Culture is a beautiful thing. Sometimes, embracing it is as simple as walking outside.

Any good stories of meeting your neighbors? What else can we do to break our daily routines? Are all routines bad? I’d love some feedback.

Record Store Day

It’s April 16th, you know what that means! Happy Record Store Day!

The music shops don’t open for another couple hours, but in many ways, I feel like I went to the best vinyl shop in town last night, my grandparents.

My grandparents just moved up from California, and as it turns out, my grandfather was an avid record buyer back when. I’m talking 4 or 5 boxes of LPs, 45s, and 78s. I almost cried it was so beautiful.  (more…)

Taking a Local Day

How formulaic do our lives become? It’s both good and bad, I suppose. We take vacations from the norm, only to get sick of the vacation and return to our norm.

I heard this statistic the other night and I can’t get it out of my brain:

96% of all Americans spend, on average, their whole lives indoors.

Upon hearing this, I wanted to run outside and skip through a field of daisies; I don’t even like daisies. I wanted to dig a garden, walk to work, and ride a hot air balloon around the country with a monkey named Charlie.

I decided that I needed to prove this statistic wrong.

So the next day, I went on vacation in my own town.

Extraordinarily, I was free from work and school. After an invitation, I made my way down to Doma Coffee and partook in my first ever “cupping.” The perplexities of smelling, breathing, and tasting coffee for hours on end was unusually delightful. For the first time in my life, being a “sipper” actually came in handy.

I learned how to pick fragrances out of coffee like apples, leather, chocolate, and “corn flakes.” I got to know the Doma guys a little better too. We talked about current coffee markets, espresso machines, and good beer. It was great.

After overstaying my welcome, I traveled back downtown to The Long Ear, a local record store (yes kids, those still exist). I traded some CDs in hopes of stocking up store credit for the upcoming Record Store Day. While there, I searched through the vinyl bin and “smoozed” a bit with the staff.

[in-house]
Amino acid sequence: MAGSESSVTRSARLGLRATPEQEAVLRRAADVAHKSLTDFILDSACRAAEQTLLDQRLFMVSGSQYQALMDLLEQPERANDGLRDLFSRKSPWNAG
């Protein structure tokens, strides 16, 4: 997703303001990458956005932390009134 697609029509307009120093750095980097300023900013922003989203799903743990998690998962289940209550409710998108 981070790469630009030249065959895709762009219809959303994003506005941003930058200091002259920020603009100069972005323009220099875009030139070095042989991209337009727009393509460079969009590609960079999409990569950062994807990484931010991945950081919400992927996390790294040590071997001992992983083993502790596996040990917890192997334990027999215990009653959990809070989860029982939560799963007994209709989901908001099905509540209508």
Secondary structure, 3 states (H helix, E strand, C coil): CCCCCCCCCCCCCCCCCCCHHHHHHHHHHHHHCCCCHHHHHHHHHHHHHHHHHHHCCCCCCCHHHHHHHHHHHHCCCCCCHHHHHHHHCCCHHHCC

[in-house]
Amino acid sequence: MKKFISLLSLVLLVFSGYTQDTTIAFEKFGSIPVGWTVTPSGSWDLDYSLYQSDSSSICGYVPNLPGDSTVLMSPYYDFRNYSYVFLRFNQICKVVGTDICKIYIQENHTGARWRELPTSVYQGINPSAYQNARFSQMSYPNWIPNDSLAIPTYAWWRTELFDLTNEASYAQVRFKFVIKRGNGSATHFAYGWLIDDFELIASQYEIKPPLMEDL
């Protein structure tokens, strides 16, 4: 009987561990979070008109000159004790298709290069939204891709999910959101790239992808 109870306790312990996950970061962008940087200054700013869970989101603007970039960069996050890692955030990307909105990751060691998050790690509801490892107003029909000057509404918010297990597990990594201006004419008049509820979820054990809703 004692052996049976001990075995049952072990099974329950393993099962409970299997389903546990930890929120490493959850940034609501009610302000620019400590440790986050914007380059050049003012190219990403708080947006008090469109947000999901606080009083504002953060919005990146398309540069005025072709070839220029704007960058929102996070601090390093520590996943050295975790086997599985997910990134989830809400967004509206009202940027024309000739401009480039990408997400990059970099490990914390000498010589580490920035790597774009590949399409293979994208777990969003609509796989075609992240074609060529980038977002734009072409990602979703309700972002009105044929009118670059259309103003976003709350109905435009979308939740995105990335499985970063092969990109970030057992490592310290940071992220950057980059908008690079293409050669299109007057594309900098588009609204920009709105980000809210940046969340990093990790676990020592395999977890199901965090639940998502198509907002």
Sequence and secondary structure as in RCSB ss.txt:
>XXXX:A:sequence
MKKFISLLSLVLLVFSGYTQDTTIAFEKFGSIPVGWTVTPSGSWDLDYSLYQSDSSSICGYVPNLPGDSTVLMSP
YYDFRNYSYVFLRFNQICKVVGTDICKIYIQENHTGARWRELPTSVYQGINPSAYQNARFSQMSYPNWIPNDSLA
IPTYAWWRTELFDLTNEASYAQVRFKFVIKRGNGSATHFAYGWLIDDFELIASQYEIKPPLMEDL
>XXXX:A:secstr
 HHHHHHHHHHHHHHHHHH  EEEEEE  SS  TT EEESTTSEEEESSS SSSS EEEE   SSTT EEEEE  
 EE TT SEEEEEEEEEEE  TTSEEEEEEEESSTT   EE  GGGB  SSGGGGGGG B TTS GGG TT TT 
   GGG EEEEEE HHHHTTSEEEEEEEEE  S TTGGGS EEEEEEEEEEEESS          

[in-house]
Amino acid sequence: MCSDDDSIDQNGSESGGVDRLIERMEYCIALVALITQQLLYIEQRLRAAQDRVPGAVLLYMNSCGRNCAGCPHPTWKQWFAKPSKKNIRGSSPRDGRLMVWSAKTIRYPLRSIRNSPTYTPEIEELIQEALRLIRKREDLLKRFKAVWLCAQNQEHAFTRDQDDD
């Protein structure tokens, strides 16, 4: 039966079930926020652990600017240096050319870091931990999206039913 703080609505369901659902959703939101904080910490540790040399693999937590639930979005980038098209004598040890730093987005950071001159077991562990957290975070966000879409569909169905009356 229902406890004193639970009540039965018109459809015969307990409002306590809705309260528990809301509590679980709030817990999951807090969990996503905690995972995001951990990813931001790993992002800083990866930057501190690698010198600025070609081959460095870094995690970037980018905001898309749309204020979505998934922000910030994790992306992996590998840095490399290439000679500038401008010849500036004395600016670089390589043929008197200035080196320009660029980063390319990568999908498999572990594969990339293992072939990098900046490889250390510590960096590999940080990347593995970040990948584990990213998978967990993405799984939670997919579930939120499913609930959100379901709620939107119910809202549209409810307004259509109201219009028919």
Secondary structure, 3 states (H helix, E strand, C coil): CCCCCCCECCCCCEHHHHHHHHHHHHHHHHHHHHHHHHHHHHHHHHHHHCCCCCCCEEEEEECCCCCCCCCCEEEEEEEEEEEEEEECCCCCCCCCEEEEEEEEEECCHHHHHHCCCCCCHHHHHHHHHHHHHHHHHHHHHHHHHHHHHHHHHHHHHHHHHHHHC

I was reminded me of the hours I’d kill at Boo Boo Record’s in Grover Beach, CA (RIP), where I’d search endlessly through the used CD bin and sticker bucket. Oh the days of my youth…

After The Long Ear, I went back home, recorded some music, waited for my wife to get home and then did a little shopping at my work, Pilgrims Market.

As the day grew late, I reflected upon my day. It was unique and more than usual. There were two things that made it different:

*I made time for myself

*Every business I entered was locally owned

So take from that what you will. Do you feel that you need a break from the norm? Take a local day for yourself and discover what your town has to offer.

Stay out of Albertsons, keep away from Wal-Mart, and for God sakes avoid McDonalds. Corporations and franchises exist only to capitalize off of consumer’s fear of the unknown. It’s funny, but the more I stay out of these businesses, the more I seem to enjoy the area I live in.

Try supporting only local shops for an entire day; take a walk and get outside. Maybe, you wont even need a vacation after all.

My goal this spring and summer is to get outside more, shop locally, and continue to discover my town. Why else would I live here?